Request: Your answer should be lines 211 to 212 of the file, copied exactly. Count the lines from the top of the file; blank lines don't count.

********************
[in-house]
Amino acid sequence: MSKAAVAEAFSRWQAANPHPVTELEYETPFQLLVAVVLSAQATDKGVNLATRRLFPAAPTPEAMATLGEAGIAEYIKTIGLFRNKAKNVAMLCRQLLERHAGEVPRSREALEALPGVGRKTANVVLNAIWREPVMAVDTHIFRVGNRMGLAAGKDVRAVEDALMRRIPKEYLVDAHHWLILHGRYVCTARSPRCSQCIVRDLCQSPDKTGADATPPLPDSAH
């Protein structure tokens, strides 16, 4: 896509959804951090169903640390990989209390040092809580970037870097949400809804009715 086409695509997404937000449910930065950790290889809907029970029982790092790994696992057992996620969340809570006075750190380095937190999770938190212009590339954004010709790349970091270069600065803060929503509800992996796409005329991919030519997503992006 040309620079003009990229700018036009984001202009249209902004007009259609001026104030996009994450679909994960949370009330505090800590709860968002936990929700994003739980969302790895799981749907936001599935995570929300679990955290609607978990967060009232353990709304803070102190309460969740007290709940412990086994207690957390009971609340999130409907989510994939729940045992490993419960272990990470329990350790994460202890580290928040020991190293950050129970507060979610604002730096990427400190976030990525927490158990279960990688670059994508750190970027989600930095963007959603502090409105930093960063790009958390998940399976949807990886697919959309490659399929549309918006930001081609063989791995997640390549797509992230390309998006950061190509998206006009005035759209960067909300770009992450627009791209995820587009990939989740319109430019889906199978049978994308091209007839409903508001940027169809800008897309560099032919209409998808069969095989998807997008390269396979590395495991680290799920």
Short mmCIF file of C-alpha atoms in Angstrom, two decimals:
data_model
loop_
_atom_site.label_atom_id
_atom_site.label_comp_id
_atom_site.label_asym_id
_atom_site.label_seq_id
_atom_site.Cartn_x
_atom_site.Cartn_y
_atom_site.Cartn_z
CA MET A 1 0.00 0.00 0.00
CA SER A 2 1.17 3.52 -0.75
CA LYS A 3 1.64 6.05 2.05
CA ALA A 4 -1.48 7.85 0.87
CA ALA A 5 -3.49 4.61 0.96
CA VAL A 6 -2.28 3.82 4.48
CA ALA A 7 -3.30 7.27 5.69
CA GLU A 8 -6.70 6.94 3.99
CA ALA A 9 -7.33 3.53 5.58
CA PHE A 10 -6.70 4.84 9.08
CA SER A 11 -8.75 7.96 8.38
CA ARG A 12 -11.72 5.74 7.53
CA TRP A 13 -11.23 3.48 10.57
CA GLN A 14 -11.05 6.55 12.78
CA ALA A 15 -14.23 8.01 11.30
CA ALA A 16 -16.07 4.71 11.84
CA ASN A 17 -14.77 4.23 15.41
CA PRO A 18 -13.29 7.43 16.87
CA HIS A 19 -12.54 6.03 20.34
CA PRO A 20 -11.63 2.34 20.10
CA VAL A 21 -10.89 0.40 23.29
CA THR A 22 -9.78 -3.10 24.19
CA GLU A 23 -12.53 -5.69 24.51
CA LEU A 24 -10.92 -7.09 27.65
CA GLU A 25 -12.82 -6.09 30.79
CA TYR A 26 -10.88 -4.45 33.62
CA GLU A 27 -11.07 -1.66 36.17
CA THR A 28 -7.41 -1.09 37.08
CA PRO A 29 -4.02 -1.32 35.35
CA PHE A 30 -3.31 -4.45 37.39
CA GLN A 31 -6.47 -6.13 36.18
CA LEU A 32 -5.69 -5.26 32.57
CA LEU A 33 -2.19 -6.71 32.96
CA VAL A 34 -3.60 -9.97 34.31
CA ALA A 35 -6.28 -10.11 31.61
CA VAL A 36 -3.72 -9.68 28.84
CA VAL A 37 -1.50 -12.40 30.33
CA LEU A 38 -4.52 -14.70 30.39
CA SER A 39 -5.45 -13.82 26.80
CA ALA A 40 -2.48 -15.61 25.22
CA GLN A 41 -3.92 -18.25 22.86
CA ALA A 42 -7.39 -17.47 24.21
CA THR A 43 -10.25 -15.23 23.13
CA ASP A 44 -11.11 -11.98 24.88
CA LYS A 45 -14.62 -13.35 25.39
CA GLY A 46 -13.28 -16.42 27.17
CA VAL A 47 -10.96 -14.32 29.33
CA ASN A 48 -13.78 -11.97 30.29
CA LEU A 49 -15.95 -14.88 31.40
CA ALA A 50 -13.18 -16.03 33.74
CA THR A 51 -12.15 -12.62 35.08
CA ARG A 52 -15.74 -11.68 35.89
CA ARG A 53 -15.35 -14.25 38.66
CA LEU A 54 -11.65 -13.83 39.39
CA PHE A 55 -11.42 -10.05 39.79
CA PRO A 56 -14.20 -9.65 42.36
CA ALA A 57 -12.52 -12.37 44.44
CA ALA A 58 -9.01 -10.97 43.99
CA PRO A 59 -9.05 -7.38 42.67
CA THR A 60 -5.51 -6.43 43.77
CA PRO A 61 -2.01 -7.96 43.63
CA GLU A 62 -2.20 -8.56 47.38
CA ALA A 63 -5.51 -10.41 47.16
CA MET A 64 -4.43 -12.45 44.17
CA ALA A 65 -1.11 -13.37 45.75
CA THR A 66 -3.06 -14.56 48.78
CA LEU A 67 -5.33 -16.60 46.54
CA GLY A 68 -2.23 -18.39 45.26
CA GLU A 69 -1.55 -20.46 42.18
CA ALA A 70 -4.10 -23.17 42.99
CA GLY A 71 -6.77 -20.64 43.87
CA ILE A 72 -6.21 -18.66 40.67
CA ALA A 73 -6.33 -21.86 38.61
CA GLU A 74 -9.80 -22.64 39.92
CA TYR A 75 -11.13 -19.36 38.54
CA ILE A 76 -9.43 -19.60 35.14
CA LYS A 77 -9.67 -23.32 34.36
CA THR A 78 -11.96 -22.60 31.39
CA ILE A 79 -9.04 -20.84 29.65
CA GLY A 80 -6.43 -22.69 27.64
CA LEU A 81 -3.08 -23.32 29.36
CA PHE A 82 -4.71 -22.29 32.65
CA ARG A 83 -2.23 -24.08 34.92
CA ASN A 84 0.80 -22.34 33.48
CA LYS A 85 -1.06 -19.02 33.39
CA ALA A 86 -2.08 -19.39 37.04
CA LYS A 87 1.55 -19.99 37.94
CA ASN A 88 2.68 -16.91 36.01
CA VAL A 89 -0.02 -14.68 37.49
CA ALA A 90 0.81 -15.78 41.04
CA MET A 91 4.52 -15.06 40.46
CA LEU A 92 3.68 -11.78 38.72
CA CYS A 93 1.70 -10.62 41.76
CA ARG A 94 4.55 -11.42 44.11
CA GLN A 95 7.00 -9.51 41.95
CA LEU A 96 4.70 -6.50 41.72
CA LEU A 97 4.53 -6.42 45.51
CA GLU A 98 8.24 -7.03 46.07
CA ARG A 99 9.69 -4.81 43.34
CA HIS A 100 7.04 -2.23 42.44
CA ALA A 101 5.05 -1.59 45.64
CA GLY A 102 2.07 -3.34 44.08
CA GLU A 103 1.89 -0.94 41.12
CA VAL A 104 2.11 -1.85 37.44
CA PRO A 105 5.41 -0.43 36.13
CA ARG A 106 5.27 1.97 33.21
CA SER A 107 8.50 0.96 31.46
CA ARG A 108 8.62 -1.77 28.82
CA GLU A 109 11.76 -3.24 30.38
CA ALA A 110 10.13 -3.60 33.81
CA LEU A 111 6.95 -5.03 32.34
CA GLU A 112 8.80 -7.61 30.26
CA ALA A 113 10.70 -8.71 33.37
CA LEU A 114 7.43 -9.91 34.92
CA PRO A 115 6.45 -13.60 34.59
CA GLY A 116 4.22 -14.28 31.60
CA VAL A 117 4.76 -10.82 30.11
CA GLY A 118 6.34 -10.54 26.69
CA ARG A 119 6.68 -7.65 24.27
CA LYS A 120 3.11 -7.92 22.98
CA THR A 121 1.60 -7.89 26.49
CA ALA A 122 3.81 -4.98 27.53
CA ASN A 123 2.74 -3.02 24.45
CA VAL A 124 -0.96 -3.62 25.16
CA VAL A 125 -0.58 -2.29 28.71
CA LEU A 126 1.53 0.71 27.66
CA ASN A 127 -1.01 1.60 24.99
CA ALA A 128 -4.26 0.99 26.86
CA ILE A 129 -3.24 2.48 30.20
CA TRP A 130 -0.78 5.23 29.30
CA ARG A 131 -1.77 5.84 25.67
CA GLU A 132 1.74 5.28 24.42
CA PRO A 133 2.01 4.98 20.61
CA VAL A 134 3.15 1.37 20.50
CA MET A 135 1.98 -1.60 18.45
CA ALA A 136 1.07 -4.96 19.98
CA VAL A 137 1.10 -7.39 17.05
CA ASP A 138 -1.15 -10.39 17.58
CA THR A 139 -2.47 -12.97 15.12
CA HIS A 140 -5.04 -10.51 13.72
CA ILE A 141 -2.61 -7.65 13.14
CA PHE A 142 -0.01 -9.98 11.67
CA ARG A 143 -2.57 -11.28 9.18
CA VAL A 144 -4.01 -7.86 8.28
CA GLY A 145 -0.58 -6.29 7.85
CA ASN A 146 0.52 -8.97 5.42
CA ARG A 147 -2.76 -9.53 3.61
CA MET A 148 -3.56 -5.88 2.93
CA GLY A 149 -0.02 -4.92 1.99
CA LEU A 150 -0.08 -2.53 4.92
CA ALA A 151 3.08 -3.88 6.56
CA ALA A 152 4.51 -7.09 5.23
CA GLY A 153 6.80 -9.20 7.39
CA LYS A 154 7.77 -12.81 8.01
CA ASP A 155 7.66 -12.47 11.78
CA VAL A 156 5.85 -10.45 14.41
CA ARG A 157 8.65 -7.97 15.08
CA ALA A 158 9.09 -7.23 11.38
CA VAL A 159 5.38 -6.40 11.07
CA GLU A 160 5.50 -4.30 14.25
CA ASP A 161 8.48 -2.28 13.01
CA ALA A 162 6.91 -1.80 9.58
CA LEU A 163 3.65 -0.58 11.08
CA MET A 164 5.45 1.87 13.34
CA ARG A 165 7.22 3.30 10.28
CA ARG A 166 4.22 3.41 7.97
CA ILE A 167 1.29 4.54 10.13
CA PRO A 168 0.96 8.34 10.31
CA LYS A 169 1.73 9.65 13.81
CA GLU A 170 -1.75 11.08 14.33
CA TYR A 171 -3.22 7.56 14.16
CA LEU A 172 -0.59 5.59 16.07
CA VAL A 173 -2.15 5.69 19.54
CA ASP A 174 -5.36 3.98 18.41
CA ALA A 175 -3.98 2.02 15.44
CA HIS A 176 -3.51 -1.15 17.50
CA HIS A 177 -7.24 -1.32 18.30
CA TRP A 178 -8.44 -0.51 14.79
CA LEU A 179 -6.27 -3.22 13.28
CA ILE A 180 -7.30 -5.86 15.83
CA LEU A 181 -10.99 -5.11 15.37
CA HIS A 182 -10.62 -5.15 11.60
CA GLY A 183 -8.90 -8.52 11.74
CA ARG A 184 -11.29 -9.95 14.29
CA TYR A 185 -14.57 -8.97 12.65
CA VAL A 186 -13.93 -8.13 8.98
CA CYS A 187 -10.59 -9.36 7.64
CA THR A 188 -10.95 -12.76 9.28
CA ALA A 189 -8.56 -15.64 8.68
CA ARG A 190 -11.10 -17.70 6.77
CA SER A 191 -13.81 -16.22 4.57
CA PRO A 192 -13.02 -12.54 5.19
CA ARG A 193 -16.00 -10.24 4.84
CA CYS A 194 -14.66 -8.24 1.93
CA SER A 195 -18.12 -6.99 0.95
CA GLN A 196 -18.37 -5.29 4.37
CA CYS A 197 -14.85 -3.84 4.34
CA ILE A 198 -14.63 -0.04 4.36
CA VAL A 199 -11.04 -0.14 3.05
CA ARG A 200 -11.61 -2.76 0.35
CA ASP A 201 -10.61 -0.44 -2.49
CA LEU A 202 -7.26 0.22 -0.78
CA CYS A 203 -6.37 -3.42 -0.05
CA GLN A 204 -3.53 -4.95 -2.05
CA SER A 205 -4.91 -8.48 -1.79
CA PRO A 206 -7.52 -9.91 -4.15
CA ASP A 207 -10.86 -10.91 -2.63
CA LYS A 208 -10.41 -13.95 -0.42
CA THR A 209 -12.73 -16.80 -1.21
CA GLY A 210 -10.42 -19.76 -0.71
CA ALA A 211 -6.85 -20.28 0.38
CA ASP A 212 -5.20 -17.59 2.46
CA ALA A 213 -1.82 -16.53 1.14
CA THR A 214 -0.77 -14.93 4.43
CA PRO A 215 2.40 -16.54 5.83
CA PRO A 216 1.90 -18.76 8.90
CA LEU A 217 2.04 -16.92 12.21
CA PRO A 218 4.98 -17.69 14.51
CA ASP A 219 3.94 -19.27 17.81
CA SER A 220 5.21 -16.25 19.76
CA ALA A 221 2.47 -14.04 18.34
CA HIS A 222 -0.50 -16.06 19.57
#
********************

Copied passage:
CA ILE A 198 -14.63 -0.04 4.36
CA VAL A 199 -11.04 -0.14 3.05